Test plans do exist in Agile, but these are not long documents written in isolation by a single tester, but interactive discussions captured on a whiteboard or in a mind map, so that everyone in the team understands what is going to be tested and by which method.
Test cases are also used, but they are lightweight with the minimal amount of information needed for a knowledgeable tester to execute the test. These cases are a simple description of the test without detailed steps or expected results. This makes them very quick to write.
On the other hand, instead of writing heavy test cases, you can also opt for preparing a checklist which lists all critical checks you need to do. Applying checklists and one-liners instead of writing fifty-step test scenarios reduces wasteful documentation. A one-liner is a test case that describes what needs to be performed in the test in a single line of text.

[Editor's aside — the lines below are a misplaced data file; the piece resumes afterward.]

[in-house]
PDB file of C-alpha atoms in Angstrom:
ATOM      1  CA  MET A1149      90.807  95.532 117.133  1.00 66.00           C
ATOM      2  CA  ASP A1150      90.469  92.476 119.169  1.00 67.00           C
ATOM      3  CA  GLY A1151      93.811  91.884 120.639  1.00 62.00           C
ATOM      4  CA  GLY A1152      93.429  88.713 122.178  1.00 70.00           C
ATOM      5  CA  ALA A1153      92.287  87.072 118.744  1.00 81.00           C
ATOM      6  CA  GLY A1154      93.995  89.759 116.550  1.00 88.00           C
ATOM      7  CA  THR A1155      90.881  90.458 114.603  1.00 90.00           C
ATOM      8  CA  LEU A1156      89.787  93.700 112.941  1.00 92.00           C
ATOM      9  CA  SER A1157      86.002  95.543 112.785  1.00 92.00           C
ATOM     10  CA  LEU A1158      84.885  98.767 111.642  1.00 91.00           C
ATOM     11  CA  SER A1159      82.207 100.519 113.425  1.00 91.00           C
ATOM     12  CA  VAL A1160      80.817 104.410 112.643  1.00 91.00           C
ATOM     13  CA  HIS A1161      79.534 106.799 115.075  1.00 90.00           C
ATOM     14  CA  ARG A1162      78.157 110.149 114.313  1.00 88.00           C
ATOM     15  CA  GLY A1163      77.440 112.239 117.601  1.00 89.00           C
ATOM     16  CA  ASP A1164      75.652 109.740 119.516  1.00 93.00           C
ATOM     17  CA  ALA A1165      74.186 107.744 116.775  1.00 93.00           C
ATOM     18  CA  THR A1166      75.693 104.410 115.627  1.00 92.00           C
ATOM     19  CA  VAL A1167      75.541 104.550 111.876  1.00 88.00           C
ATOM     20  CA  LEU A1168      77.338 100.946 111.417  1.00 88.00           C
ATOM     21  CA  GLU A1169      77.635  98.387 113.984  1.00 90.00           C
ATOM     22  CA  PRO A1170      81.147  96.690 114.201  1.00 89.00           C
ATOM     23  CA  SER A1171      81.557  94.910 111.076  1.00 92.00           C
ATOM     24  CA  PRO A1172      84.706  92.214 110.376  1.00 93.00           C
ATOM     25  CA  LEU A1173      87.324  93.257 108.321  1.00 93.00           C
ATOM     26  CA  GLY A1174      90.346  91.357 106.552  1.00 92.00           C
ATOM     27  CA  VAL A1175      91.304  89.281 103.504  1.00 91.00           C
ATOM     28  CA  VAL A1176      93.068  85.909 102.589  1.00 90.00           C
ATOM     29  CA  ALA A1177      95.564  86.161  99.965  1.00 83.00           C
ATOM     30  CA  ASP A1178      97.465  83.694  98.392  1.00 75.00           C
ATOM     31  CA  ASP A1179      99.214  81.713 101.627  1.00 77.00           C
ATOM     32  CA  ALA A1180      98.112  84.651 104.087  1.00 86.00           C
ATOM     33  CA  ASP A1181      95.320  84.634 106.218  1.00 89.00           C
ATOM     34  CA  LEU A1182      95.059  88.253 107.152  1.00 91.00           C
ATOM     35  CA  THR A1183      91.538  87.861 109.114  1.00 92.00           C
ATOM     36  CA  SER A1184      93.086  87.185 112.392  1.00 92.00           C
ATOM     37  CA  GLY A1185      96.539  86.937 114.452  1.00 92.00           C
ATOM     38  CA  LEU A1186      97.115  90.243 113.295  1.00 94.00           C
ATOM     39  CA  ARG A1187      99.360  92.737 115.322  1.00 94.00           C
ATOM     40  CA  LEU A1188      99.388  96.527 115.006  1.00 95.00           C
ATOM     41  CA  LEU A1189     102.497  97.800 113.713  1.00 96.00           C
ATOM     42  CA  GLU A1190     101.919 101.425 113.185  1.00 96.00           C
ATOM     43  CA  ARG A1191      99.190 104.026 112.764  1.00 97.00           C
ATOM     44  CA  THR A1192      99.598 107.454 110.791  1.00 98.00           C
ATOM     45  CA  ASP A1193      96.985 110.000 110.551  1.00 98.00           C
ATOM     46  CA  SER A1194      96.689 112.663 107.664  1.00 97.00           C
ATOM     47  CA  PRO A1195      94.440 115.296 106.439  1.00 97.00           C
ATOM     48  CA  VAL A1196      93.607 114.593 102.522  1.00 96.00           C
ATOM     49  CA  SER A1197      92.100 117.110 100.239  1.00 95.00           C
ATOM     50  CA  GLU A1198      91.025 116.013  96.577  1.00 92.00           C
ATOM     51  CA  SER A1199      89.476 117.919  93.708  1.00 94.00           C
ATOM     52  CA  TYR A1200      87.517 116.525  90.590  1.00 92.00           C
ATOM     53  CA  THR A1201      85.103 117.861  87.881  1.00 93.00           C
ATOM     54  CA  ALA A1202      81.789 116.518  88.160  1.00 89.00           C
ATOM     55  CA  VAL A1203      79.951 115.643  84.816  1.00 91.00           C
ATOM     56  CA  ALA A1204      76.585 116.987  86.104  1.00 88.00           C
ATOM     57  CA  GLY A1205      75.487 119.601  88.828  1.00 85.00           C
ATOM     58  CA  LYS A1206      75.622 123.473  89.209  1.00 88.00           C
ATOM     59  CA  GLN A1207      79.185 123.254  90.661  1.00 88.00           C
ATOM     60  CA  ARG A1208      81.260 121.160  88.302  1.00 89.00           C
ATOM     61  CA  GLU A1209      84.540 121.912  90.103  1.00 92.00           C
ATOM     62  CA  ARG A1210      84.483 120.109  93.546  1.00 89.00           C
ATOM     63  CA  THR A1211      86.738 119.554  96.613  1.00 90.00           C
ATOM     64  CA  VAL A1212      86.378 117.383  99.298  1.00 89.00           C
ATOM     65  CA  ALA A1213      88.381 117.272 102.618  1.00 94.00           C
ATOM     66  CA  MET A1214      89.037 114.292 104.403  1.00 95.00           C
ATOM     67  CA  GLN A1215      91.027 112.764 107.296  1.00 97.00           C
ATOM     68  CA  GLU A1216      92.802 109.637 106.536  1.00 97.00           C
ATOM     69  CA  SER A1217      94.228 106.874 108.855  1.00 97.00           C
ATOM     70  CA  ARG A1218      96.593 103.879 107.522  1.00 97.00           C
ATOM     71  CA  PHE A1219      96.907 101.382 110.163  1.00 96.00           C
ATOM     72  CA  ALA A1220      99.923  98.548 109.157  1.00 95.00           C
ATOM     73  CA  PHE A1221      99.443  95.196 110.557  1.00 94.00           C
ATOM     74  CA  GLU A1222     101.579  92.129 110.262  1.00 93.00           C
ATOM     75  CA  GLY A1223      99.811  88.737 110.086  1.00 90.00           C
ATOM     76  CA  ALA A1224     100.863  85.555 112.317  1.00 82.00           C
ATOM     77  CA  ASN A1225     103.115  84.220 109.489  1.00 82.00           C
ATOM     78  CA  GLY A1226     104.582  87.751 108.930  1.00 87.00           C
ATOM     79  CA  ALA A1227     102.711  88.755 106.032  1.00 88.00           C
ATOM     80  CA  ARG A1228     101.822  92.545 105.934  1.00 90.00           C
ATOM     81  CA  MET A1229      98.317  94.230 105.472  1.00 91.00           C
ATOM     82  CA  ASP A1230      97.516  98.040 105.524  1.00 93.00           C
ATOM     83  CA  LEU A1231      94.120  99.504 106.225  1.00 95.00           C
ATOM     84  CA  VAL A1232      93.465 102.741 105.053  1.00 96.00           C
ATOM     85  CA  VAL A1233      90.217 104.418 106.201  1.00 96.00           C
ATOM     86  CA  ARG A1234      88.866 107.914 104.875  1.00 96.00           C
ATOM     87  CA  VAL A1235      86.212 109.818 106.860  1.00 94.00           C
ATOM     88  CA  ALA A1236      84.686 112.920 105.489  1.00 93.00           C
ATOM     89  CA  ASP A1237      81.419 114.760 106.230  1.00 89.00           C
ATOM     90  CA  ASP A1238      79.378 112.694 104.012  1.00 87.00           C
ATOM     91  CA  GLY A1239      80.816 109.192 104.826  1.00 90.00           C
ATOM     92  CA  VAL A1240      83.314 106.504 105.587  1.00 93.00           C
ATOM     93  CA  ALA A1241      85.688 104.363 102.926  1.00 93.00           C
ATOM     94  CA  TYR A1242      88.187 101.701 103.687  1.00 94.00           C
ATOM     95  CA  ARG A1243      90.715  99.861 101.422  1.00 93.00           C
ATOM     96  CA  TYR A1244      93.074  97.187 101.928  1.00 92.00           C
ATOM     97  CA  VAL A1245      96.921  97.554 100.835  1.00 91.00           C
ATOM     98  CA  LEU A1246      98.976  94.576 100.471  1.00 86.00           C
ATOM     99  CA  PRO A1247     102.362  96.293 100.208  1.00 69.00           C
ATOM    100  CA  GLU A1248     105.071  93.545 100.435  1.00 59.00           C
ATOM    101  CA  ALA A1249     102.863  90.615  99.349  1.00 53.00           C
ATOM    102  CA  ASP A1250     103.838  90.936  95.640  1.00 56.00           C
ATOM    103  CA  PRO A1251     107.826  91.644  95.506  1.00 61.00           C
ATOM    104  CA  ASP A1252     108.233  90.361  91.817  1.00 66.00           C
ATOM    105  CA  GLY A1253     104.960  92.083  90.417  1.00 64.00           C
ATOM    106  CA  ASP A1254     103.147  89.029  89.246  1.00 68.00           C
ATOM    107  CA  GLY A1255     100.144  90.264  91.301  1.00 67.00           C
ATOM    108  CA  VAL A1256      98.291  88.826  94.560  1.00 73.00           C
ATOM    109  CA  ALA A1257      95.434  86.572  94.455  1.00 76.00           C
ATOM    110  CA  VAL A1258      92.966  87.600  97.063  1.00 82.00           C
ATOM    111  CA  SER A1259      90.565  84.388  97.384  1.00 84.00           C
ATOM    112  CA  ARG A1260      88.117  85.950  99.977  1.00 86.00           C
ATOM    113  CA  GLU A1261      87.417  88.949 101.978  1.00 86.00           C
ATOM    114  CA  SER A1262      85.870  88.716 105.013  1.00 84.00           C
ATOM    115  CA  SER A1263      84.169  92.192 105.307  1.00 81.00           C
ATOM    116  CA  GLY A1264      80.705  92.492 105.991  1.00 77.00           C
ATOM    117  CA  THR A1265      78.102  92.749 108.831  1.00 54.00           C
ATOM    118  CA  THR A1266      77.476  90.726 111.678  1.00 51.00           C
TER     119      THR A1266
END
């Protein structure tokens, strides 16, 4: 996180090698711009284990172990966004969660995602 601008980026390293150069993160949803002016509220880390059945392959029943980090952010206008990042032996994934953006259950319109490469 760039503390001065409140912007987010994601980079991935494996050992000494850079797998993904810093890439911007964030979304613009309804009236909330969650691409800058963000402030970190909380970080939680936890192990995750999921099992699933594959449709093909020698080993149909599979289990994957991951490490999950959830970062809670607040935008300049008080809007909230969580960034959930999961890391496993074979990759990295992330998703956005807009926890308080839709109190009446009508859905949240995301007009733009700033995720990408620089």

Checklists provide a cognitive net. They catch mental flaws inherent in all of us – flaws of memory and attention and thoroughness.Atul Gawande
In order to measure the progress of a project, test matrices are very often used in software testing. A test matrix is a kind of spreadsheet that suggests tests and captures test results by laying them out in the form of a table. In other words, it is a measurement of the work we have done on the project to improve our process and to check where we are lagging. There are test process and test product matrices. A test process matrix provides information about preparation for testing, test execution and test progress. The test product matrix gives information about the test state of the product so we can evaluate the product’s test state and indicative level of quality.
With the technical field expanding so quickly, it’s vital to keep one’s finger on the pulse of the industry and understand what is relevant at any point in time. I hope I have managed to shed some light on this topic and help you find an answer to the question raised at the beginning. Have you ever used any kind of lean testing documentation? I invite you to share your experience in the comments section below.